For several years now, scientists and sociologists alike have been reporting on social media’s influence on mental health. They have shown correlations with self-esteem issues, social isolation, depression, and more. One new study performed by the University College and Imperial College in London goes one step further by putting forth an argument explaining this correlation.
Researchers from the two universities spent two years tracking around 10,000 participants ranging in age from 13 to 14 at the time of the study’s first visit. During the initial study visit, participants filled out surveys about how many times per day they used social media apps. They then returned for another visit during the second year of the study, when researchers asked them about issues such as cyberbullying and evaluated their physical activity levels and sleep schedules.
During the final study visit, participants spoke about their overall well-being, anxiety levels, and life satisfaction levels. The researchers wanted to find out whether sleep loss and cyberbullying could help to explain the correlation between social media use and mental health.
The researchers also tracked the teens’ social media use over the course of the two-year study. They found that both girls and boys were signing on more frequently as time went by. While only 43% of boys and 51% of girls were using social media more than once a day during the first year, those numbers rose to 69% and 75% respectively by the end of the study.
The researchers used the data collected during surveys, interviews, and social media monitoring to explore the effect of social media on the participants’ mental health. They found that teens who used social media multiple times per day experienced more psychological distress than those who used it once a day or less. They also found that girls reported twice as much psychological distress as boys.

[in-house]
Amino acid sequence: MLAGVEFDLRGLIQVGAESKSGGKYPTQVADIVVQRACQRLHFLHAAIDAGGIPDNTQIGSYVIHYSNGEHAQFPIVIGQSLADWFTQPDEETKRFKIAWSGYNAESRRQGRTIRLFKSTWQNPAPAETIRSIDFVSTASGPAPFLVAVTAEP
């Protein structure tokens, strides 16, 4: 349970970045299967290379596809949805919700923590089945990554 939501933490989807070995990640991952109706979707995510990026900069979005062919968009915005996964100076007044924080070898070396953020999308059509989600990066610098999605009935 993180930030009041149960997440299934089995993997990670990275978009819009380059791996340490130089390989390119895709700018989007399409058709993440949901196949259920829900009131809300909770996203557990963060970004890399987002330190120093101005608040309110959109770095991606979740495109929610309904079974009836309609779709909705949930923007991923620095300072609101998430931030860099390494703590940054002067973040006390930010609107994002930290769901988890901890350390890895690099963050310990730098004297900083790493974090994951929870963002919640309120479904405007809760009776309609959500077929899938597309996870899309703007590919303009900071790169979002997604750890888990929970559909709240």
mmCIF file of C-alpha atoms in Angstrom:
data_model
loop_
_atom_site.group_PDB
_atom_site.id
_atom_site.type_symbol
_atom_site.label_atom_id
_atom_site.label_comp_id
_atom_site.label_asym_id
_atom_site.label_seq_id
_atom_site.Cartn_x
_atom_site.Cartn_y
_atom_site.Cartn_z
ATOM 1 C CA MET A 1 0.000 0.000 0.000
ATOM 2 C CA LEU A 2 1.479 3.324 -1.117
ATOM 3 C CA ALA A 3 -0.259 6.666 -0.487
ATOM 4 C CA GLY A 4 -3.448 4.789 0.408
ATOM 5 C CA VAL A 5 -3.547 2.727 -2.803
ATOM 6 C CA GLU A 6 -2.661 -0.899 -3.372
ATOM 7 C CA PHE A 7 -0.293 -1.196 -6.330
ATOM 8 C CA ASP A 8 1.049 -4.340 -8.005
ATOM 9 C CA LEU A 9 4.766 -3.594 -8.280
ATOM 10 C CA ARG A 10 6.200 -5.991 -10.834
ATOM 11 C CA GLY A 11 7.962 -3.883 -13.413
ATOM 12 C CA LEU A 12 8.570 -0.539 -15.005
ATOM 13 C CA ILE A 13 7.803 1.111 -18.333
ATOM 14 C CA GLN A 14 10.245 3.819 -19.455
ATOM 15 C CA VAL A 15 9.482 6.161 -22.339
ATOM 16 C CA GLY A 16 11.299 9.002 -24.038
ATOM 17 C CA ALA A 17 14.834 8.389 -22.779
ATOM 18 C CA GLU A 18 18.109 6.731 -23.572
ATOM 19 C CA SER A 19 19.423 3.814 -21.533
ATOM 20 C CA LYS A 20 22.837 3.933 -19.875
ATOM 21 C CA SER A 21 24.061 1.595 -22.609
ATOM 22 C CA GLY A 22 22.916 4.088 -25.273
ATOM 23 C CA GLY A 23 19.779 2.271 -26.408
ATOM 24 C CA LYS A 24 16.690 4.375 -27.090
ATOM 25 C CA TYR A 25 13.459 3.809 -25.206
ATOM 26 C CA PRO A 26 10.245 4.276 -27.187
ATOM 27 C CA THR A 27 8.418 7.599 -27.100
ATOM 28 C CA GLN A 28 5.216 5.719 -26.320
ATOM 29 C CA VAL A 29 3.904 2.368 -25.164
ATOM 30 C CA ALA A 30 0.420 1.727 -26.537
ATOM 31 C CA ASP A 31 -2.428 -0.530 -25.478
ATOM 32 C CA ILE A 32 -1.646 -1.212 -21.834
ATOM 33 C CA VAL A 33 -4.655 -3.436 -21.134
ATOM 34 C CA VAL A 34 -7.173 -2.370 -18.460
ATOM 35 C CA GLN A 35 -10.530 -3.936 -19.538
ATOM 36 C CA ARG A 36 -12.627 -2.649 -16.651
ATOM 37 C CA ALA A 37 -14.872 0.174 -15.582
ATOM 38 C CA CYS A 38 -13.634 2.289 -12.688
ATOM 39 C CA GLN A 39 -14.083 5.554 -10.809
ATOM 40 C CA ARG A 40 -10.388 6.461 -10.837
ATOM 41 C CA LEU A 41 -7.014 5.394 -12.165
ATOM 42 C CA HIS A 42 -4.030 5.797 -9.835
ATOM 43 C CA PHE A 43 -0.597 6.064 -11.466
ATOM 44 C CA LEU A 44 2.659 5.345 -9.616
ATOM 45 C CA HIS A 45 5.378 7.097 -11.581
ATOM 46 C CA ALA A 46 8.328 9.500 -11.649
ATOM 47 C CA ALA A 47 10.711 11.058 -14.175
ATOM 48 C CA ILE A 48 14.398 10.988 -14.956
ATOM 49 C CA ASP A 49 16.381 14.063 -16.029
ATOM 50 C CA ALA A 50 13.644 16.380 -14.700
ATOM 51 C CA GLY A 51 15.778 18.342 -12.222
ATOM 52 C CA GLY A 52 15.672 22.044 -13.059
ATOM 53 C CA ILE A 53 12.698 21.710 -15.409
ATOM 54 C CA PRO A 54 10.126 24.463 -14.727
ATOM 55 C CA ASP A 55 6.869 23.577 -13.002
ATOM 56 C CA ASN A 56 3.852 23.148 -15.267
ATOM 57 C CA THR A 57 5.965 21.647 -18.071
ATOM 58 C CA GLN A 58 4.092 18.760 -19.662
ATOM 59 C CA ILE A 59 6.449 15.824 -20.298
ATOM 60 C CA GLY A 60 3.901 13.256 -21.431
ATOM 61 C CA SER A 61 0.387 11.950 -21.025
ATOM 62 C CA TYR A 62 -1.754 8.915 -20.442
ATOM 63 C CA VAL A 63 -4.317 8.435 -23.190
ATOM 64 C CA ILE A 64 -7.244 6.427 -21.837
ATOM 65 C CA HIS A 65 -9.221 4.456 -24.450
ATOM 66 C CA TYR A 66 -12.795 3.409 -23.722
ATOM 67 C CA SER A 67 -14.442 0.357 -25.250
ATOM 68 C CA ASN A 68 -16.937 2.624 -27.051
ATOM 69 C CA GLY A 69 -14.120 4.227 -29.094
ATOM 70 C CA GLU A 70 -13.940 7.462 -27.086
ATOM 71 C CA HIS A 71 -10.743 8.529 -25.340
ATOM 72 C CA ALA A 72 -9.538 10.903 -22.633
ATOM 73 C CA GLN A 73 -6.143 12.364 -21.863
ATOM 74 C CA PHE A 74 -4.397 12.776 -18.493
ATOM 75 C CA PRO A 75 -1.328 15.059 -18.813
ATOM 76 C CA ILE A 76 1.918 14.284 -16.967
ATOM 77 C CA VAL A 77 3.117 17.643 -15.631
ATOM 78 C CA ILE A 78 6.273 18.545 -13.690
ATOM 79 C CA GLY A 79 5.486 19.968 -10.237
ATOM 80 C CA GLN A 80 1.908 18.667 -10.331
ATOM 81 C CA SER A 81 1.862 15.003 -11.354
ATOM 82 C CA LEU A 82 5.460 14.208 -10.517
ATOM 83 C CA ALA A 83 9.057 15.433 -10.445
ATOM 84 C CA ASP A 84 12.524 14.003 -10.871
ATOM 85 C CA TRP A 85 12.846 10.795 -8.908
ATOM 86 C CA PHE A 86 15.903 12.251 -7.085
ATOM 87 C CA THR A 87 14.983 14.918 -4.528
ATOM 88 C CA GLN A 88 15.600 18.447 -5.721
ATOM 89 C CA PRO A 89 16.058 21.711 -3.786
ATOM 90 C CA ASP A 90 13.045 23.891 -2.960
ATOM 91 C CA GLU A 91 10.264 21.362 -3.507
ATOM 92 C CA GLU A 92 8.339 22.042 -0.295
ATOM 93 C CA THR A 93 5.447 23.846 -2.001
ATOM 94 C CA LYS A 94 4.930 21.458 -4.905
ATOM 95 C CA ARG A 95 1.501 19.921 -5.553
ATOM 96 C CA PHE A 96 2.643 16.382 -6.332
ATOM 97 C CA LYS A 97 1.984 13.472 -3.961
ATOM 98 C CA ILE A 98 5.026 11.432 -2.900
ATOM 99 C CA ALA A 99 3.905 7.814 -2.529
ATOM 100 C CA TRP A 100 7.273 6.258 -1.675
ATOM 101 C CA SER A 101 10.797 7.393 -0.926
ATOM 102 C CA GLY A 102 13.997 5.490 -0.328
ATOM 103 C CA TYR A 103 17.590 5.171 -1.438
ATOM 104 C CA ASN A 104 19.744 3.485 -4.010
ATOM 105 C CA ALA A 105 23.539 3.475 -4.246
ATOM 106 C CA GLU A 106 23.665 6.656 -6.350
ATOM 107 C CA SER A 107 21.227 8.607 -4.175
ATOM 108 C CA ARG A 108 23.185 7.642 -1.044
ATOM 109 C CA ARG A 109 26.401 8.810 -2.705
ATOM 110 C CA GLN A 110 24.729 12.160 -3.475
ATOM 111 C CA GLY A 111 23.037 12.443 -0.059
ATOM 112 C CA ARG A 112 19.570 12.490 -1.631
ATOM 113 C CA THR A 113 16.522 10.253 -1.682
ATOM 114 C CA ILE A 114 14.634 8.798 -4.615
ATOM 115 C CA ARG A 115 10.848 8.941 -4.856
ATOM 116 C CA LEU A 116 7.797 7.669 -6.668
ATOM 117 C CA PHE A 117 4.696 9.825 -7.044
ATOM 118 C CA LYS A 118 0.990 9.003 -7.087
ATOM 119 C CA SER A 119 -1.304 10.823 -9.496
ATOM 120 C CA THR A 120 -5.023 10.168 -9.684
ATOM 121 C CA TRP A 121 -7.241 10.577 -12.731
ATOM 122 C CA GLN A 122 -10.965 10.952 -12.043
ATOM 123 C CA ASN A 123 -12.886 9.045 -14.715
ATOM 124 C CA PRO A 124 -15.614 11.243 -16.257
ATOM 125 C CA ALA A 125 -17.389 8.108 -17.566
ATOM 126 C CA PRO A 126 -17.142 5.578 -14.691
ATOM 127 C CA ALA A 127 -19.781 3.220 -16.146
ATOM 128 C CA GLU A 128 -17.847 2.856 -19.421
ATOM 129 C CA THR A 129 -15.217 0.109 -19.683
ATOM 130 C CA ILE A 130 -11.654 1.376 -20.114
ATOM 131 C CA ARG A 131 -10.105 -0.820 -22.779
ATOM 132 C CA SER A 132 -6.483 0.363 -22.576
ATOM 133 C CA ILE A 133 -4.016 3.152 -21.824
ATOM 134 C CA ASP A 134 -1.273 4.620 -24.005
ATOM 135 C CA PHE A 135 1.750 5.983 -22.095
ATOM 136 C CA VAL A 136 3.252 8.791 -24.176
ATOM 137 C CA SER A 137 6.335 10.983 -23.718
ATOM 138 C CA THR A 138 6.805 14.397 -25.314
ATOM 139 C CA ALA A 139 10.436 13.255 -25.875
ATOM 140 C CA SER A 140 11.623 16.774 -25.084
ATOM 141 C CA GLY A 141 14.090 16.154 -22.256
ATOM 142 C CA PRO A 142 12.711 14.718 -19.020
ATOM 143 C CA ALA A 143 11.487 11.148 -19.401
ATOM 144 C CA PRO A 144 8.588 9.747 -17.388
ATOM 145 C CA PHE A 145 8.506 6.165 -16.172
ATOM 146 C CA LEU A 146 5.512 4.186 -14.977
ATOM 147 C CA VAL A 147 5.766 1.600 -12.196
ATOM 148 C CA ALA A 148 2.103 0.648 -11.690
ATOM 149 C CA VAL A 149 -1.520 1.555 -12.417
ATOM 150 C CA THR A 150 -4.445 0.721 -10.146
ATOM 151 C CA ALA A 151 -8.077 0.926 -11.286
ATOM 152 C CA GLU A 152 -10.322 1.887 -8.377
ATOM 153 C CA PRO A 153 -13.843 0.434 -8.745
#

When the team adjusted their findings to adjust for the factors evaluated during the second year of the study, cyberbullying, sleep, and physical activity, there was no longer a statistically significant connection between repeated daily use and increased psychological distress. They found that cyberbullying and lack of sleep, alone, explained around 60% of social media-induced psychological distress.
Comparison to Previous Research
Prior research into the connection between social media use and teens’ mental health focused on whether it was in the essence of social media to cause psychological distress. Researchers have previously established a connection between making comparisons with other people’s lives and lower self-esteem.
Other studies have evaluated the level of impact that social media use has on teens’ day-to-day lives. Excessive social media use can cut into time that could otherwise be spent engaging in face-to-face social activities, getting exercise, becoming more familiar with STEM by creating something like a diesel generator and focusing on personal goals.
The strong connection between cyberbullying, sleep deprivation, and lower levels of physical activity and psychological distress suggests that the connection between social media use and mental health isn’t as clear as it once seemed. It’s possible that social media platforms, themselves, aren’t to blame. Rather, teens who spend large amounts of time on social media may be neglecting other important real-life activities like sleep and exercise, both of which play a valuable role in maintaining good mental health.
The study also highlights the role that exposure to cyberbullying, a uniquely negative form of online content plays in disrupting teens’ mental health. Like previous studies, this one neglects to address all possible factors that could influence the impact that social media has on teens. When considered alongside previous studies, the takeaway is clear: teens should use social media wisely and should not allow it to overtake other important aspects of their lives.